America’s debt-ceiling deal means it should now avoid Armageddon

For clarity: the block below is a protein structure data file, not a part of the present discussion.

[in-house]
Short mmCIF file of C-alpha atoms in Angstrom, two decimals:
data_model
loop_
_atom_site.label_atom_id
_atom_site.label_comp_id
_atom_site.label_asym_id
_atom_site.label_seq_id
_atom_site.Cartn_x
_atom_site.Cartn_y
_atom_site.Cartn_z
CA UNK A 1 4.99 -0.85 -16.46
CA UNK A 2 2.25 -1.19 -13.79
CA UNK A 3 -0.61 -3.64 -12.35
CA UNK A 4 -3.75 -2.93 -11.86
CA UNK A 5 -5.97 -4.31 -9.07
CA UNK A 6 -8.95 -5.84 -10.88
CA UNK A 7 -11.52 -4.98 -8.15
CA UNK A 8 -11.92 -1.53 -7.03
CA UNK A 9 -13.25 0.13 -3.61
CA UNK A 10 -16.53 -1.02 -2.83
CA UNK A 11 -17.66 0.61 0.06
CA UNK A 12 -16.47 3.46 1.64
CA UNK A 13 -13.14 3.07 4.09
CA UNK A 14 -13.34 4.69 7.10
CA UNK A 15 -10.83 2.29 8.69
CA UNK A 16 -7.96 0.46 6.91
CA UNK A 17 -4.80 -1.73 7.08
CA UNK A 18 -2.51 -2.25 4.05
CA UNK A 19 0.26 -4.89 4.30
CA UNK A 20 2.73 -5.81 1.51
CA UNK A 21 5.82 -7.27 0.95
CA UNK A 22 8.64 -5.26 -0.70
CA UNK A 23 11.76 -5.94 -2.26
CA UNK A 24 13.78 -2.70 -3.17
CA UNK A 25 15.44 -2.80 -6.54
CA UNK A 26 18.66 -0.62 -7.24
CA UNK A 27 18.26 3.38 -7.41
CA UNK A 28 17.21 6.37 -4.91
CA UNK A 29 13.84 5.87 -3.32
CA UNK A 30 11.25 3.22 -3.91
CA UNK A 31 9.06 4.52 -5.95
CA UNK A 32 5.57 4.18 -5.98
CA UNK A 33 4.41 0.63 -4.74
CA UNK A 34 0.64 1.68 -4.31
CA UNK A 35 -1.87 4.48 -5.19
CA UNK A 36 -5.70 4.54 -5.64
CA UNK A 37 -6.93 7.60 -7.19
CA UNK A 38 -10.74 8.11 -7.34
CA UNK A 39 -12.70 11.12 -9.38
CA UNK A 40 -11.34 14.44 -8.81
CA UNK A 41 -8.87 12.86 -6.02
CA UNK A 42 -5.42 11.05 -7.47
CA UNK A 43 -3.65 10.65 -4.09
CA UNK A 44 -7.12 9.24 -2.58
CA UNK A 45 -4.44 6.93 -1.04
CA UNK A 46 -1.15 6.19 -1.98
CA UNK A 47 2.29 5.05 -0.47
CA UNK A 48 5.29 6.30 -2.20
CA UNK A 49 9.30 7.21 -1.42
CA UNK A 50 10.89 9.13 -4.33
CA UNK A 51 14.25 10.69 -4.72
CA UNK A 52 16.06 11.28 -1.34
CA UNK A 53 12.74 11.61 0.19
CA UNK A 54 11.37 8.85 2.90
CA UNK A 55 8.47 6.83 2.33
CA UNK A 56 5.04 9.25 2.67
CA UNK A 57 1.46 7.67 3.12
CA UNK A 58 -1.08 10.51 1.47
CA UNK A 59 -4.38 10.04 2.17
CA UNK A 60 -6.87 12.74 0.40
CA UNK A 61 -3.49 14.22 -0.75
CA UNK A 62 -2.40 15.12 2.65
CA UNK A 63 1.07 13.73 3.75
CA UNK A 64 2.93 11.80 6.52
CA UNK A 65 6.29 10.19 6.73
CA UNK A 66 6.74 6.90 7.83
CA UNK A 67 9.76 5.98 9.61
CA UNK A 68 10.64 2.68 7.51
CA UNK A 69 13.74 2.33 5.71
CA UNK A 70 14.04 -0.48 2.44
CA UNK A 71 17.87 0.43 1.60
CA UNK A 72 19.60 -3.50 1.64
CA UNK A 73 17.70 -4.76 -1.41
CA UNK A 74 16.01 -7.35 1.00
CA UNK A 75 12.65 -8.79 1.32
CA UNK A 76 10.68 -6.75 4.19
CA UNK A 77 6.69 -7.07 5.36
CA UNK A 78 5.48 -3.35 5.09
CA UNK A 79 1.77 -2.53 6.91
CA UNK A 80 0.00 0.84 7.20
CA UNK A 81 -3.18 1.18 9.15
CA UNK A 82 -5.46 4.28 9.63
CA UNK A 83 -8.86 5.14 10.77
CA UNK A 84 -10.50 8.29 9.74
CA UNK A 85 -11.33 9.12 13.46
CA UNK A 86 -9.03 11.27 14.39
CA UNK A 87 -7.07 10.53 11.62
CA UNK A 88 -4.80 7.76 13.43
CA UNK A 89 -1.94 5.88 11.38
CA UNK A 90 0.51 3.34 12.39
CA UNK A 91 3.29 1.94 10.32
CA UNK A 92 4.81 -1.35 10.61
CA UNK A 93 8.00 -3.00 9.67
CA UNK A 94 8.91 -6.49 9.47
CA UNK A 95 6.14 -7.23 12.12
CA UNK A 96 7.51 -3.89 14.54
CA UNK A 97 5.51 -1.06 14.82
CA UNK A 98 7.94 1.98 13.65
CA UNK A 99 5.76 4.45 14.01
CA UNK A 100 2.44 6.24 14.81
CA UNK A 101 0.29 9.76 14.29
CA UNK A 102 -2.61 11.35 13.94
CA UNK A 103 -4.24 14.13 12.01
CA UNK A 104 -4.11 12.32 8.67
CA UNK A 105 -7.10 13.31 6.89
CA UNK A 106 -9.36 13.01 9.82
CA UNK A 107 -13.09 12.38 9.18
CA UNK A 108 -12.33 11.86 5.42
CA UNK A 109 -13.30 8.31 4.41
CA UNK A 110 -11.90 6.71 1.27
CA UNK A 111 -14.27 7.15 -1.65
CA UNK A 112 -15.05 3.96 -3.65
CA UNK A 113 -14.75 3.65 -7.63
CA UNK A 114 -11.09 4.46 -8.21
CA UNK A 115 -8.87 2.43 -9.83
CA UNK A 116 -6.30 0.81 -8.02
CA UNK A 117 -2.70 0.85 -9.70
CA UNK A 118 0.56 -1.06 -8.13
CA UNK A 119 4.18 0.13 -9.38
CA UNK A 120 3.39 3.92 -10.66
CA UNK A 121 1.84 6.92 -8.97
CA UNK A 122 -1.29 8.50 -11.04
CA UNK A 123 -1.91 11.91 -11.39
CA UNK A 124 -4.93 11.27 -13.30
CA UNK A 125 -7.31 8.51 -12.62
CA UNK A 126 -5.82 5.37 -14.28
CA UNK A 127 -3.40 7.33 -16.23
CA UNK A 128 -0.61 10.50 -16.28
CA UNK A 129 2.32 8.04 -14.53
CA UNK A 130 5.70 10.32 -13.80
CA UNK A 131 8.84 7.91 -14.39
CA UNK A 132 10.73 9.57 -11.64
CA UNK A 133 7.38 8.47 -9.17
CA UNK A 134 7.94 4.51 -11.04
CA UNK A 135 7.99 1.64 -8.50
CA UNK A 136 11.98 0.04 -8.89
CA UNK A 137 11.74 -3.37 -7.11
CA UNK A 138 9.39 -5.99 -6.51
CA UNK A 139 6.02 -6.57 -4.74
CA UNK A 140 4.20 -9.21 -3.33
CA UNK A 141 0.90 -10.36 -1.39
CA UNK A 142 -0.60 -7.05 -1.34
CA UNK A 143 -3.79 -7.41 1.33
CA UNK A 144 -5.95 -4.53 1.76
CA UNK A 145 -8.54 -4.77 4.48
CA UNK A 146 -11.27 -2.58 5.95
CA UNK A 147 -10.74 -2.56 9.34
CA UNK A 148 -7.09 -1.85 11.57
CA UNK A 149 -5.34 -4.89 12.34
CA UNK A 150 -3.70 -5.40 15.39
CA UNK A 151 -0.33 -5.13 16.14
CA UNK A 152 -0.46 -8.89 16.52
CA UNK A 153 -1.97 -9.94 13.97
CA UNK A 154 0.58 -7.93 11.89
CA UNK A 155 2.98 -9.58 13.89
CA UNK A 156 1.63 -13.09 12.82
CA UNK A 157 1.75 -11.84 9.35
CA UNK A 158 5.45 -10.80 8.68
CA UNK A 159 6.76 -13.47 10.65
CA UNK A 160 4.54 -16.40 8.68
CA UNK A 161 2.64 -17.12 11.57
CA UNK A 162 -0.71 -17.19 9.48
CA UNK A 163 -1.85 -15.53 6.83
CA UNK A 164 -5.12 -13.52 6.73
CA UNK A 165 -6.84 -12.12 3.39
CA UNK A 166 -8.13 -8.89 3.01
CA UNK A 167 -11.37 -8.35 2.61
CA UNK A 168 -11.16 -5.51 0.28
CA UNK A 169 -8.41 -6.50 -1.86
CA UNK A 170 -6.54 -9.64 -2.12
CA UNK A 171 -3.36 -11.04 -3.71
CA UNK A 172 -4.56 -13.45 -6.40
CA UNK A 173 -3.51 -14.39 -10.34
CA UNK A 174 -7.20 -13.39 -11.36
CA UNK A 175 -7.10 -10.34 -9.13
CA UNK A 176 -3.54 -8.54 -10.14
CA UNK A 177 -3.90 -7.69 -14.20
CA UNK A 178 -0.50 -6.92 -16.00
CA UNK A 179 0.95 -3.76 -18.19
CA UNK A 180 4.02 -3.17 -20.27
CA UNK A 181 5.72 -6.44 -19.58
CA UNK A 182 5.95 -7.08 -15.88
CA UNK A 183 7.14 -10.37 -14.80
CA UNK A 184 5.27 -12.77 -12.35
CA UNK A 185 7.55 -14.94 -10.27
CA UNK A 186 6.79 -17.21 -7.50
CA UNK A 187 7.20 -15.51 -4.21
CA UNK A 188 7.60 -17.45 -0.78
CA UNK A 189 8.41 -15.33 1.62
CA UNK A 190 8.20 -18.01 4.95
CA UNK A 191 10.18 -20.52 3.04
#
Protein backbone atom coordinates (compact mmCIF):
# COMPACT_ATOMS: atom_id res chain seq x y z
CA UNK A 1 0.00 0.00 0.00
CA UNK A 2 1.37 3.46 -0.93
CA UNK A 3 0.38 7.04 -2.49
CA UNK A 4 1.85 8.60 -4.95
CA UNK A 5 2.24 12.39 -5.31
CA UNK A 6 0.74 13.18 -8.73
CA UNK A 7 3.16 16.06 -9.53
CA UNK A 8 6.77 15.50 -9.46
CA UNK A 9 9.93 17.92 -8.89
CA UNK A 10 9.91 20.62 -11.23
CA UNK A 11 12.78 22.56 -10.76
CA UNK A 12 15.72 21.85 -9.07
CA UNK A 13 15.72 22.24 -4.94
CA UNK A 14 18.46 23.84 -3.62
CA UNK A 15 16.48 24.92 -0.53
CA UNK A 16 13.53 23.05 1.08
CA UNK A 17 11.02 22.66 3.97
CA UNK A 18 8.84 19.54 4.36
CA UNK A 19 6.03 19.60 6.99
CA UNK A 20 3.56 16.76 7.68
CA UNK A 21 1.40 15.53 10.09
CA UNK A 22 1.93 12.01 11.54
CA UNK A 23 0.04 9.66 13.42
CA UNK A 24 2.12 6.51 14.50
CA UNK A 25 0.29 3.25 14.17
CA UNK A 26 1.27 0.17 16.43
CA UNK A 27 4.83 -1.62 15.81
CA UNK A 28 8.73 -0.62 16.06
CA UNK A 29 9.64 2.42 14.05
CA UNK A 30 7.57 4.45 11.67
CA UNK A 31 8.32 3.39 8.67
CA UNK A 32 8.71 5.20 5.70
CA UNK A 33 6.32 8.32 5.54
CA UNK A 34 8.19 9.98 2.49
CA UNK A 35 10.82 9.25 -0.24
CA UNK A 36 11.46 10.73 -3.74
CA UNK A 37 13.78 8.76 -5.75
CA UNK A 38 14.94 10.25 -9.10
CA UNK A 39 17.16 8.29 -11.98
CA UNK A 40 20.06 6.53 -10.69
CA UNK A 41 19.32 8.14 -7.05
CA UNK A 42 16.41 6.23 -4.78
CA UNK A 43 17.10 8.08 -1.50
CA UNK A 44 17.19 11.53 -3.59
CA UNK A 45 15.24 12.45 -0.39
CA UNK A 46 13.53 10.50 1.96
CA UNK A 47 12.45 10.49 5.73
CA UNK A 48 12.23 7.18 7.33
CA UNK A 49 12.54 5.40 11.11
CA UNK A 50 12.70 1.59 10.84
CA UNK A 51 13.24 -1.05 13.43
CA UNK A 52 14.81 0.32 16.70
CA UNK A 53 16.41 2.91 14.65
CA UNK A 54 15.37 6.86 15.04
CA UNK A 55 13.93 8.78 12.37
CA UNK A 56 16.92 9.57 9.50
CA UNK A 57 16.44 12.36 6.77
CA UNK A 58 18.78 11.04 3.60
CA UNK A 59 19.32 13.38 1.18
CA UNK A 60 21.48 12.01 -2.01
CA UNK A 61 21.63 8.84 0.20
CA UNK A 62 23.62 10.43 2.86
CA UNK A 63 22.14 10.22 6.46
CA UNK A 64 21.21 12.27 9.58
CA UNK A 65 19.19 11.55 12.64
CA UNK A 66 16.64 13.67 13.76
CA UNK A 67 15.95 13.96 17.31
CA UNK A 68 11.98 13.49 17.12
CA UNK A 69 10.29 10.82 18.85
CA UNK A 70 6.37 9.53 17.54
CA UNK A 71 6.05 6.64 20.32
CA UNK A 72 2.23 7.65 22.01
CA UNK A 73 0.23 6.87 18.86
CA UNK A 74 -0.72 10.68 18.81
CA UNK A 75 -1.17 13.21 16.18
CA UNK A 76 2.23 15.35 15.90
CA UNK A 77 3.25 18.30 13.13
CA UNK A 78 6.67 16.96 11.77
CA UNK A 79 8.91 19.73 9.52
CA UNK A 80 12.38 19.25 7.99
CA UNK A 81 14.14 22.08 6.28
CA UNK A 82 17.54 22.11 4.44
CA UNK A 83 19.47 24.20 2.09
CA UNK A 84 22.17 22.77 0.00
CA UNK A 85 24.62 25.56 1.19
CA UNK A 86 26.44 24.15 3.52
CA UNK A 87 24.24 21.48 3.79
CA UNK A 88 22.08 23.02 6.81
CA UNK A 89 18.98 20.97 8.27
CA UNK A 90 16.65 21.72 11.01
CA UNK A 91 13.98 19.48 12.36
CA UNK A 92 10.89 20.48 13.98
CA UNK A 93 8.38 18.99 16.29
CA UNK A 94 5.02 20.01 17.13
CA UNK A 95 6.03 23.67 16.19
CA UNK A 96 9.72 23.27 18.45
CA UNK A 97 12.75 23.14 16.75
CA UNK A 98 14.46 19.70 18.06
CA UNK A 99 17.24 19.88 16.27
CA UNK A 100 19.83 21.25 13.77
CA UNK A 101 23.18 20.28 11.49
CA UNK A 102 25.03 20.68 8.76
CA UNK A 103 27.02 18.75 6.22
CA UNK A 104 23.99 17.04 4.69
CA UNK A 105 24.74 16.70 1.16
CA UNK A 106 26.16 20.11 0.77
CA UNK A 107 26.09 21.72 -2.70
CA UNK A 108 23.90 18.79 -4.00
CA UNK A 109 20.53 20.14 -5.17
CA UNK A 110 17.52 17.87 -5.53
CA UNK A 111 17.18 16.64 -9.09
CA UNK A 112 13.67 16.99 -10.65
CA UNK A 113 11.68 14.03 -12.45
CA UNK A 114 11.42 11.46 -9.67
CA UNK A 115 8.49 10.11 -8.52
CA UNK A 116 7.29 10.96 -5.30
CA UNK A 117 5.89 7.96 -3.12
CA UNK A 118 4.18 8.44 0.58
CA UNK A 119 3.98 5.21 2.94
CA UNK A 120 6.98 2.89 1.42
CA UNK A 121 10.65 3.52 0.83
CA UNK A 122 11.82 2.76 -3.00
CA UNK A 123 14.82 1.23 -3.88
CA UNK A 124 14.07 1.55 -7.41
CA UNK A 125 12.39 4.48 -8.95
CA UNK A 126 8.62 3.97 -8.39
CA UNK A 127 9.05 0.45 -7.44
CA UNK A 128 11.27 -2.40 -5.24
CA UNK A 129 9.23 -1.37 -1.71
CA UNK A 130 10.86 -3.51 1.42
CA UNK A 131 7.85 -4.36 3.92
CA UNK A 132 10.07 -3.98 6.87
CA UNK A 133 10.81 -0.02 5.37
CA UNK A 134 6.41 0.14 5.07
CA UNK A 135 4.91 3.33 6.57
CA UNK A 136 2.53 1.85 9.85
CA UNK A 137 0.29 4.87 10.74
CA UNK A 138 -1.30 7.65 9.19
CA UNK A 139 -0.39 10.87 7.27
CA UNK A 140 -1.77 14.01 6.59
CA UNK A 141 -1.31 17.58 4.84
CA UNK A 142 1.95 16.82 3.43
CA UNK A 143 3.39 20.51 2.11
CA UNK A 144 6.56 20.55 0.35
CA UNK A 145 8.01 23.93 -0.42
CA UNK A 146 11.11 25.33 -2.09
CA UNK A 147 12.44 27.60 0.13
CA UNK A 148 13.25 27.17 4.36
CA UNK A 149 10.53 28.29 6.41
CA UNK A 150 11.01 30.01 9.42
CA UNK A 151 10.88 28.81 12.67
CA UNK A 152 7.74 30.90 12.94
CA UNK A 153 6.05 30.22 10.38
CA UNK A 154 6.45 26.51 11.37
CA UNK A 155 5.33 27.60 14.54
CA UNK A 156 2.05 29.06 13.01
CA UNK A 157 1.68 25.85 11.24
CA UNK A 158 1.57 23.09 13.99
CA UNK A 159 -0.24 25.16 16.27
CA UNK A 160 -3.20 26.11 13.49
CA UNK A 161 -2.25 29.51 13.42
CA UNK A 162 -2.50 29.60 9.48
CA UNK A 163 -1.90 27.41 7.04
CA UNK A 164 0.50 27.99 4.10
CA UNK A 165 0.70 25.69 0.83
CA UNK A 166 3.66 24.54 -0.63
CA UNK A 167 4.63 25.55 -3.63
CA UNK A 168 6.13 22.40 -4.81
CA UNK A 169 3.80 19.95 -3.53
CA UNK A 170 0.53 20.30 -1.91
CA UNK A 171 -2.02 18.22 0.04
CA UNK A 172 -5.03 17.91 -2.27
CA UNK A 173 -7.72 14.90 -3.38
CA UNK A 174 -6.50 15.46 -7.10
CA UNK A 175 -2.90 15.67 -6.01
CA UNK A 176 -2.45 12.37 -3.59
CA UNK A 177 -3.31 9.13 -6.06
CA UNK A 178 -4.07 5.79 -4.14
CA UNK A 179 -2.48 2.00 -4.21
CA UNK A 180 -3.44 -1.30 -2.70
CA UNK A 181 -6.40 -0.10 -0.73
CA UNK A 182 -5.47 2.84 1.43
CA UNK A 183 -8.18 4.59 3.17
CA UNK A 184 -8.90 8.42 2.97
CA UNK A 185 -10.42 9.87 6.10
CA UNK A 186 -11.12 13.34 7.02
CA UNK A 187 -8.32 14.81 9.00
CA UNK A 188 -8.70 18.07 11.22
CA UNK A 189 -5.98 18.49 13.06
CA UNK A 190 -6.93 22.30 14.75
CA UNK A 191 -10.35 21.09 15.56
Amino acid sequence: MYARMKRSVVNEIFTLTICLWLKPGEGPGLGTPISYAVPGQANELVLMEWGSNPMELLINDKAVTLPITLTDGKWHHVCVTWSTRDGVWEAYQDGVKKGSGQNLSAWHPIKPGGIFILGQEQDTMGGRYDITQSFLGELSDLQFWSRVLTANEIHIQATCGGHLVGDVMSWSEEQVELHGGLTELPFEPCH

EVEN IN A sharply divided Washington, DC, politics-as-usual sometimes works. America has a history of debt-ceiling drama, staring into the abyss of a government default before reaching a deal at the last minute. This time, too, the familiar pattern has repeated itself. Intense negotiations went down to the wire. But President Joe Biden and Kevin McCarthy, the Republican speaker of the House of Representatives, resolved the final points of an agreement in a phone call on the evening of May 27th. Some feared that this time would be different. Such is the depth of the partisan divide in Washington nowadays, and so ardent the radicalism of the extremists in both camps, the worry was that a compromise might prove elusive. Republicans were demanding budget cuts on a scaleequivalent to about 25% in real termsthat was unacceptable to Democrats. Yet the looming deadline concentrated minds as usual. The X-date, when the country might be unable to pay its bills unless Congress raised or suspended the debt ceiling of $31.4trn, was fast approaching. Although Janet Yellen, the treasury secretary, had on May 26th moved back her estimate of the X-date from June 1st to June 5th, time was running short to reach a deal and get it through both chambers of Congress. The consequences of a debt default, the first in Americas modern history, would be dire: the shock from disruption in the biggest sovereign-debt market, accounting for about one-third of the global total and underpinning pricing in financial markets everywhere, threatened to reverberate through every economy around the world. The gravity of the situation led Mr Biden to cut short his trip to Asia after the G7 summit, and prompted desperate speculation about whether there might be hitherto untested ways around a crisis, for example by invoking the 14th Amendment, in effect declaring the debt ceiling unconstitutional. So the breakthrough achieved on May 27th came as a relief. The deal, if it gets through Congress, will suspend the debt ceiling for two years. That conveniently puts off any future debt-limit drama to beyond the presidential elections of 2024. There will be limits on some government programmes over those two years, meaning non-defence spending will be flat in the 2024 fiscal year instead of growing, though the cuts will be far less swingeing than Republicans originally wanted. Details of the deal were due to be released on May 28th. It reportedly includes new work requirements and time limits for some people on food stamps and some other safety-net programmes (though there will be exceptions for homeless people and veterans, and Mr Biden resisted any new work requirements for Medicaid, the health-insurance programme for the poor). Among the more contentious spending cuts, the Internal Revenue Service will get $10bn less than previously planned to enforce tax-collection. The agreement includes some modest provisions aimed at helping speed up environmental reviews of energy projects, a sensitive issue for progressive Democrats, though Republicans are not alone in complaining that such projects too often get bogged down by problems of permits. But military spending, and spending on veterans care, will still grow. And the White House has resisted any unwinding of Mr Bidens landmark laws, such as the clean-energy investments under the Inflation Reduction Act. An effort to sell the deal has begun on both sides. Mr McCarthy said it would bring historic reductions in spending and rein in government overreach. For his part, Mr Biden said: The agreement represents a compromise, which means not everyone gets what they want. A measure of that compromise is that it has already produced noisy disgruntlement among radicals on both sides. For the Republicans, the House Freedom Caucus is said to be exploring ways to make the bill more radical. On the Democratic side, progressives are complaining that it goes too far. Such discontent means that the deals journey through Congress will be bumpy. The clock is still ticking. The House is in recess but will return to consider the deal on Wednesday. Albeit grumpily, and despite opponents on both sides, the deal seems likely to win approval, with support from Democrats and Republicans who are unwilling to push America (and world markets) over the brink. Any celebration at such an outcome should be tempered by the fact that the two-year horizon of the debt-ceiling suspension almost guarantees that you can pencil in renewed fears of debt Armageddon in 2025. But for now, at least, the centre in America has held.